May 20, 2024

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Mass tourism: Here are 5 places to avoid during summer vacations

Mass tourism: Here are 5 places to avoid during summer vacations

Some places that are especially popular with travelers should be avoided in summer. Here are five sites affected by the concentration of tourists in France, Europe and internationally, according to the site Responsible Travel, which has drawn up an interactive map of sites facing this phenomenon of overtourism.

Taking center stage again after the resumption of post-Covid tourism activities, the phenomenon of overtourism or “overtourism” is affecting many destinations across the planet. The French government unveiled a plan in mid-June to regulate the flows that overwhelm tourist sites in France at certain times of the year, with the Responsible Travel site listing more than a hundred worldwide.

A figure that represents only the “tip of the iceberg,” according to the site, which relied on online research citing cases of overtourism before and after the pandemic to draw the list. Among them, many places, including Mont-Saint-Michel, are classified as UNESCO heritage, especially invested by crowds of travelers in the summer. Better to find them at other times of the year to make full use of them.

Mont-Saint-Michel in France

It is taken by storm every year and 2023 could mark a historic return as the abbey church of Mont-Saint-Michel celebrates its millennium this year. Last year, 2.8 million visitors, on August 18, 2022, more than 36,000 tourists were counted there in one day. Attendance registration raises many questions, including establishing quotas.

Note that in France, the creeks of Etretat and Marseille are also very crowded in summer. A quota policy came into effect last year, and was renewed this summer, limiting access to 400 people a day, at the topographical site of the Calanque de Sugiton. Last June, Ile de Bréhat also set a quota, this time at 4,700 passengers per day.

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Venice in Italy

Off-season is also important to enjoy Venice. Serenissima, which was overrun by tourists before Covid, is considering stricter measures such as introducing a tax on all-day tourists from 2019. Postponed several times, it could come into effect as early as 2025, according to the e-venice site. Meanwhile, the City of the Doges, which welcomes an average of 25 to 30 million tourists a year, with its St. Mark’s Square and its canals is all the more delicious in spring, autumn or winter.

Dubrovnik and Croatia

Dubrovnik is also a symbol of tourism. A Croatian city hit by cruise ships before the health crisis has reopened tourism, drawing scores of travelers to walk the streets of its medieval town, classified as a UNESCO World Heritage Site. To avoid the mistakes of the past, the town hall has implemented several measures, for example, limiting the number of visitors from cruise ships to 4,000 per day, recalls TourMag. But to take full advantage of the city, whose appeal has also been boosted by the “Game of Thrones” series, partly filmed in the city, it’s better to prefer seasons other than summer.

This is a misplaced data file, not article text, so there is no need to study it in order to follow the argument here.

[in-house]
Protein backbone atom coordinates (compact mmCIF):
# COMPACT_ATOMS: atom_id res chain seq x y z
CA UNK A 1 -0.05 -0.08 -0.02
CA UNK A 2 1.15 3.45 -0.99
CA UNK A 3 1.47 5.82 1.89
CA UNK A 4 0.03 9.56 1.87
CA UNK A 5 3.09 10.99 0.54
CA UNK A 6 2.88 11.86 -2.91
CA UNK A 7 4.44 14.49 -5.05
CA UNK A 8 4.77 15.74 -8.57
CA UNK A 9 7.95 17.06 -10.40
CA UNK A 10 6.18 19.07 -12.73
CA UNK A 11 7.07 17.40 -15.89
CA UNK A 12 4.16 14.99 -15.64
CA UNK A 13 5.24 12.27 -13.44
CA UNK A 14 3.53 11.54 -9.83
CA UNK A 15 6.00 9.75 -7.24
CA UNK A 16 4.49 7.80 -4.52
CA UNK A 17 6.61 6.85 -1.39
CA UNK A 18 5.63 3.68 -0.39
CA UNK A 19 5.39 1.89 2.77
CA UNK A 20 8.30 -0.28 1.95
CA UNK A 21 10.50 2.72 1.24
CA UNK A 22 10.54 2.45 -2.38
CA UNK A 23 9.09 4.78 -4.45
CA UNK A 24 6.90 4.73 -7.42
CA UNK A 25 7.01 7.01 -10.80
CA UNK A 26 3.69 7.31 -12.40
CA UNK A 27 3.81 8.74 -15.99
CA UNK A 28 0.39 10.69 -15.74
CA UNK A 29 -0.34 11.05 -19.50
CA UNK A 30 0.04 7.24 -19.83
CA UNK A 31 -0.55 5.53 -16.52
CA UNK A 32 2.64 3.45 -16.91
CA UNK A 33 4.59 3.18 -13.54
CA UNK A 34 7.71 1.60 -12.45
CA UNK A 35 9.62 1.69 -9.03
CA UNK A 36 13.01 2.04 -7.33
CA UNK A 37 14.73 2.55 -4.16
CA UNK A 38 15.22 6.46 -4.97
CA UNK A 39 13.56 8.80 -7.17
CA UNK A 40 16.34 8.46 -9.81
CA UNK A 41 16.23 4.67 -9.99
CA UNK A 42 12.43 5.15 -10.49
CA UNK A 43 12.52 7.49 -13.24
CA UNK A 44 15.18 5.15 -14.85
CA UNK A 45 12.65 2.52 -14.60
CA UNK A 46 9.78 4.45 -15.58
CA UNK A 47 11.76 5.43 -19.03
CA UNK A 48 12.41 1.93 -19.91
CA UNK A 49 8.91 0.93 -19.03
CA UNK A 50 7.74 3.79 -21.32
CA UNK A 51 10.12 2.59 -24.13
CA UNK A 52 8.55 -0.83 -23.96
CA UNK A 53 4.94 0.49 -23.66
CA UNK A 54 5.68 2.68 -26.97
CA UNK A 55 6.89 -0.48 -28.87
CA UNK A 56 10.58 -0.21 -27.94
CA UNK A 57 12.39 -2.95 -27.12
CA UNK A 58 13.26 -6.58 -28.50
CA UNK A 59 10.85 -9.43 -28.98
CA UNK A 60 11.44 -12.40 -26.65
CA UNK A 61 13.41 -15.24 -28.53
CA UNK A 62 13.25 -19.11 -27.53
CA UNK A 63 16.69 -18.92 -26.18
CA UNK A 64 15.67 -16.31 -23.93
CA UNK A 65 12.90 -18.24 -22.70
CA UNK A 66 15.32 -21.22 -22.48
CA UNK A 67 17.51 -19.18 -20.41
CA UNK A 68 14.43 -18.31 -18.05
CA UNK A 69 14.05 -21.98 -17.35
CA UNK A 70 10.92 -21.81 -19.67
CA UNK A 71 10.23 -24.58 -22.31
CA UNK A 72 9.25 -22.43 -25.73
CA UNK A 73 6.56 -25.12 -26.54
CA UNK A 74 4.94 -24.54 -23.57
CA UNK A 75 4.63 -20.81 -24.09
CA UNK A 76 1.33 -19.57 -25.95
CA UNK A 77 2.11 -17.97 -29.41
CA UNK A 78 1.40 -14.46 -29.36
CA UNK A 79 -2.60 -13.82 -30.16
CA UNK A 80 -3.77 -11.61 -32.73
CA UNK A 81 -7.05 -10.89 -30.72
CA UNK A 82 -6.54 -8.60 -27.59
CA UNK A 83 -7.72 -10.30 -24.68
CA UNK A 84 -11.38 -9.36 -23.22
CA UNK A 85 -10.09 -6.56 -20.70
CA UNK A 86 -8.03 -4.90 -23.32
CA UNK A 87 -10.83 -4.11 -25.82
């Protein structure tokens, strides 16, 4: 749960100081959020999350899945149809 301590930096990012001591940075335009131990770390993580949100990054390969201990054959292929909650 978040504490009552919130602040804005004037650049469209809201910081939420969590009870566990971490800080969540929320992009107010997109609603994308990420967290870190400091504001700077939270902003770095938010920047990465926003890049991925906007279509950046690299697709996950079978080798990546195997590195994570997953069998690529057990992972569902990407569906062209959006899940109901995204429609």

Machu Picchu in Peru

Listed as a UNESCO World Heritage Site since 1983, Machu Picchu is the most visited site in Peru. Built in the 15th century and discovered by American explorer Hiram Bingham in 1911, the influx of people has caused years of erosion in this Inca city.

To protect the site, located at an altitude of 2,400 meters, the number of tourists increased from 200,000 in 1987 before the epidemic to over 1.5 million in 2019. After protests from tourists, it increased to 5,000 daily entries last August. This year, the daily limit of 4,000 tourists comes back into force.

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Maya Bay in Thailand

Maya Bay on the island of Phi Phi Leh, Thailand, epitomizes overtourism from the movie ‘The Beach’ starring Leonardo DiCaprio. In 2018, the site was closed to the public for three years after an overcrowding of tourists — 6,000 to 5,000 a day — damaged coral beds. Reopened to tourists in early 2022, its access is limited to around 400 tourists daily. From August 1 to September 30, 2022, it was closed again to protect its environment, media outlet Pattaya reported. Thailand is full of heavenly places and it is better to love other beaches of the country this summer.